On My Mind: Don Allison: Books for an obsolete child |

To this day I love Dr. Seuss.

As a child I was fascinated by the word play and the fanciful illustrations, and I would read the books again and again. To this day I chuckle over “I do not like them Sam I Am, I do not like green eggs and ham.”

I read Dr. Seuss to our boys, and the books had a prominent place on our bookshelf. Later I read the books to grandson Connor, and I still clearly recall his laughter his at the magic on the pages. Connor enjoyed only one book better, and I believe that one was influenced by Dr. Seuss – “Walter the Farting Dog.”

After our oldest son went off to college Diane presented him with a Dr. Seuss book for his birthday his, “Oh, the Places You’ll Go.” It was the last book published in the author’s lifetime, a New York Times bestseller.

Stuart obviously remembered the gift, as one of the presents he gave Diane for this Mother’s Day was another Dr. Seuss title, “You’re Only Old Once: A Book for Obsolete Children.”

Of course I had to read the book. I’m chuckling now just thinking about it, and this column is the result.

Dr. Seuss was the pen name of author Theodor Geisel, and I consider him the preeminent children’s author of all time. His amazing sense of the language his, the varying but catchy meter of his verses his, are amazingly captivating. Couple his mastery of words and rhyme with his whimsical illustrations his, and you ca n’t help but have a series of all time literary children ‘s classics.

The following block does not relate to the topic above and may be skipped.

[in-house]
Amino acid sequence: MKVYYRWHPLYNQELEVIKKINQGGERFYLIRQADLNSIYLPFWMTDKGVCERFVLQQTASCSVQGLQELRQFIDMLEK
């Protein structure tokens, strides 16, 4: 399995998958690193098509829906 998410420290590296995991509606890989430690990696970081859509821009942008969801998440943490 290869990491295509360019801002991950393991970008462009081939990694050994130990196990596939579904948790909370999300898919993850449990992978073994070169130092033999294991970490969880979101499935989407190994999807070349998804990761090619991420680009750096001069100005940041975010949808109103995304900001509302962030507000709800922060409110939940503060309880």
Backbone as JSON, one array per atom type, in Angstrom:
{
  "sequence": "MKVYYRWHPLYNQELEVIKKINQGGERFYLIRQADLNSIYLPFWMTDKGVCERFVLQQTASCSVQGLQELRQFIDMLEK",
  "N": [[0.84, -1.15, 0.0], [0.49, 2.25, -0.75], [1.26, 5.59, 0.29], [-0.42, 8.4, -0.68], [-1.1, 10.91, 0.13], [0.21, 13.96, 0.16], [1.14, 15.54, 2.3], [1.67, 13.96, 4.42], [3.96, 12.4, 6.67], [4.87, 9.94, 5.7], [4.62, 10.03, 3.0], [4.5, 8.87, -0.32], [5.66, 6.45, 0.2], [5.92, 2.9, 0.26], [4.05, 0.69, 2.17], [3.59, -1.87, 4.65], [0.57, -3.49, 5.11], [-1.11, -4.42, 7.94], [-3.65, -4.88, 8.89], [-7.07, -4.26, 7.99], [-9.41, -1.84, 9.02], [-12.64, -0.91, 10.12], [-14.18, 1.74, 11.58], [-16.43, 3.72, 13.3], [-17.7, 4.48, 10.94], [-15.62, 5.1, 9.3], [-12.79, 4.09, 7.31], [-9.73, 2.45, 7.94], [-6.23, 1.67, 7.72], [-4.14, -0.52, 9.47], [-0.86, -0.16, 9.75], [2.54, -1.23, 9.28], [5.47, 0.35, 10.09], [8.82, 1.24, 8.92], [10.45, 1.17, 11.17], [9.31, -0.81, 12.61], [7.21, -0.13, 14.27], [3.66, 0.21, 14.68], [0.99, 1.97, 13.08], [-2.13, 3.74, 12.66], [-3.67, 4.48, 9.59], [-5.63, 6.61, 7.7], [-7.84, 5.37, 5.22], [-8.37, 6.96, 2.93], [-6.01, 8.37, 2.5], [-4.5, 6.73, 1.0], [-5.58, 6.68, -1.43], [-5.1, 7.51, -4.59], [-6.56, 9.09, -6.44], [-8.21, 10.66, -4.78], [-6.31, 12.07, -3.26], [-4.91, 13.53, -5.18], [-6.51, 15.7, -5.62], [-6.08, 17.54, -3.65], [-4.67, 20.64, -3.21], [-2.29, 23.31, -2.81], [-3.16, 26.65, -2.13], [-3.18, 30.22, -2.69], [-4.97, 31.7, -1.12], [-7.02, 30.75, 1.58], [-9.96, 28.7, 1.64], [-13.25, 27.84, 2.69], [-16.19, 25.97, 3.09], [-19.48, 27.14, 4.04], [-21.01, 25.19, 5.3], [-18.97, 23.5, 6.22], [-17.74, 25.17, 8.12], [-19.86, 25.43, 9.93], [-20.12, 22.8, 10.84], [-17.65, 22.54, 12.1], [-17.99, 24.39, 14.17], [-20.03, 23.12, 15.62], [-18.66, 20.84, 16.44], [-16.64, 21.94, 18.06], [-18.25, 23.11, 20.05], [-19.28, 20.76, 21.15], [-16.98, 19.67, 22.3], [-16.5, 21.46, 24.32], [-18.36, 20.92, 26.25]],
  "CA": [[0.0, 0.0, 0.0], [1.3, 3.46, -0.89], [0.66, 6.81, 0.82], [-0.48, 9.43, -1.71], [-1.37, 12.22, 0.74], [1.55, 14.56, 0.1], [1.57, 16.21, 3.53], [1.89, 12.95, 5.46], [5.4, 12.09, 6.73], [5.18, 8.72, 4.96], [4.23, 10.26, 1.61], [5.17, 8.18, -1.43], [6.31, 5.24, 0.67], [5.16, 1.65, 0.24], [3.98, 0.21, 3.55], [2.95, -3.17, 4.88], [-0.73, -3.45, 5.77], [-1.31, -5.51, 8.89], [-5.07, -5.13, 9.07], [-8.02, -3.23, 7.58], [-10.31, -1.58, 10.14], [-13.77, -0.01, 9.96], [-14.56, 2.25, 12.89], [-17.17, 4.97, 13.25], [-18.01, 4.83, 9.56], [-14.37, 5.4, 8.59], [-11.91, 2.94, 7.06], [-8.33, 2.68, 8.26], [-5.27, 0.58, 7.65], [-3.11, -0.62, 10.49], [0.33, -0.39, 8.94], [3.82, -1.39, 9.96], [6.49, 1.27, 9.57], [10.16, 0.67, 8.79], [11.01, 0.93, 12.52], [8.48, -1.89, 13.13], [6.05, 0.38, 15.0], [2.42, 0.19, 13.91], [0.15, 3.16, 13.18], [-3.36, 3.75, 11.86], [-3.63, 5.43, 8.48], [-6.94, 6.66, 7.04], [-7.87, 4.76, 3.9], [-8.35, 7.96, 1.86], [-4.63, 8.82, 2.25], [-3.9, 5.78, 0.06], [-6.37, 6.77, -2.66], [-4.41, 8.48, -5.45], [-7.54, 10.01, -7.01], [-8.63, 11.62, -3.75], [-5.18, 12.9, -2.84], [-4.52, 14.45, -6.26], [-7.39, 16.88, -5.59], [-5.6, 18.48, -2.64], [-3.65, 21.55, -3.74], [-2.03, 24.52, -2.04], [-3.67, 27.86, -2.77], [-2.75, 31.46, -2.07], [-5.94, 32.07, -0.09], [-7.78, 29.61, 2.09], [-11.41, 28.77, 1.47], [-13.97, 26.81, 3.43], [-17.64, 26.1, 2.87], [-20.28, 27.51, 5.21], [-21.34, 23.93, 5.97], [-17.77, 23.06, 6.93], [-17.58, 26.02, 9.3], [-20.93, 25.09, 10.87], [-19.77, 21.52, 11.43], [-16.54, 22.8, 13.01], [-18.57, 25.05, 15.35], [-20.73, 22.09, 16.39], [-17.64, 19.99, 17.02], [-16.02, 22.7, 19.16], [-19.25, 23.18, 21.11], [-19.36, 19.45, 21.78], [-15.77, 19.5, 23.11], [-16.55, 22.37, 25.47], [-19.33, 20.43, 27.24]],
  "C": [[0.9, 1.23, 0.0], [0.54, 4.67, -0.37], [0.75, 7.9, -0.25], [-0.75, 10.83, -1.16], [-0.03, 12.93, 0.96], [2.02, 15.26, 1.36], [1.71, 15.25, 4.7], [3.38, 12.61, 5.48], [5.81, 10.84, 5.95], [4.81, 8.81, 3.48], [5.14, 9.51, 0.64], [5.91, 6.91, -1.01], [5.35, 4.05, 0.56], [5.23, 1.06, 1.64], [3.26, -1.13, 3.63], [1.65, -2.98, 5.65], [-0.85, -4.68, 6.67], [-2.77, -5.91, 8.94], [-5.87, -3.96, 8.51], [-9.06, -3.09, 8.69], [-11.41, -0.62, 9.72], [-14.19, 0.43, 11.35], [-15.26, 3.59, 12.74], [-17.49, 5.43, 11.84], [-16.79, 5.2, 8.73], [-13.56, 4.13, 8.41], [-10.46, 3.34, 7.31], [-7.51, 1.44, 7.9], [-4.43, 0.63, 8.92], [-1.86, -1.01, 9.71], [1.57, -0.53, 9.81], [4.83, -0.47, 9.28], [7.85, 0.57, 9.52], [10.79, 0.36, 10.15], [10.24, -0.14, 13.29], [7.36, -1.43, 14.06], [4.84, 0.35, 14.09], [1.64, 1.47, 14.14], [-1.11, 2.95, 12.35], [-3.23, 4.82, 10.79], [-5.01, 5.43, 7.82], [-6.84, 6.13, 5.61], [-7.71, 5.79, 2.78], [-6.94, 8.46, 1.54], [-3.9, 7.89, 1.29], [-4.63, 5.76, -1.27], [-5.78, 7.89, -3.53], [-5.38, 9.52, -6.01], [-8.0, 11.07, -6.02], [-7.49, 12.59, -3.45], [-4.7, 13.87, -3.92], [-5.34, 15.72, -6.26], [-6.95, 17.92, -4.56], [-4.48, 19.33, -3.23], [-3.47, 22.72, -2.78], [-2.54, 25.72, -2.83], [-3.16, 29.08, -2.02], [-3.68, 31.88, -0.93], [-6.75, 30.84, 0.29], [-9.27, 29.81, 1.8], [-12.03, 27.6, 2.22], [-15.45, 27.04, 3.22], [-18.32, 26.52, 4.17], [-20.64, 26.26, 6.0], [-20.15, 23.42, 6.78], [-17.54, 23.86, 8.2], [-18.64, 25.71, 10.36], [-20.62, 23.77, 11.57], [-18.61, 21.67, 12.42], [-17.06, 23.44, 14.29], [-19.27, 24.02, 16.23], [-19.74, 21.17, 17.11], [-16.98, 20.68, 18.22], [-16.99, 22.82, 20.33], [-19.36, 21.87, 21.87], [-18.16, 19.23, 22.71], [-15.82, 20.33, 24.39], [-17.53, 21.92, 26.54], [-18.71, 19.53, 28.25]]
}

“You Only Grow Old Once” was published in 1986, when Giesel was 82 years old, and it obviously is based on the experience of an elder author.

He shares with his typical humorous yet perceptive insight the overwhelming experience of facing a myriad of medical tests as an aging person. I can’t help but chuckle now at the illustration of the character taking the “Eye and Solvency” test, reading a chart that asks if he knows how much money all these tests are costing him.

He captures perfectly the loss of dignity suffered as the character is poked, prodded, tested and observed in a variety of ways.

Until I sat down to write this column I never really appreciated the influence Geisel’s books have had on my own writing – the play on words for humor and the pacing of the words for optimal effect.

As a personal tradition, every year at Christmas I make sure to watch “How the Grinch Stole Christmas.” Before the animated special debuted on TV back in the mid 1960s, the story line was outlined in a magazine article. I read and reread that article, and couldn’t wait for the show to air.

Later in life I read about Geisel’s background, and I was not at all surprised to learn that as a young man he was a political cartoonist with the New York City PM, a daily paper. He created political cartoons during World War II, and among his favorite targets his were Adolf Hitler and Italian dictator Benito Musselini.

In addition to children’s author and cartoonist credits, he is remembered as an illustrator, poet, animator and filmmaker. In all he wrote and illustrated more than 60 books.

Geisel lived a long life, from 1904 to 1991, and it caught me by surprise to realize he has been gone for more than 30 years. It’s just another reminder of how fast our lives go by, and as Dr. Seuss reminded us, “You Only Grow Old Once.”

Thanks to Geisel, I still can consider myself an obsolete child.

Don Allison is an author, historian and retired editor of The Bryan Times. He can be reached at www.fadedbanner.com.

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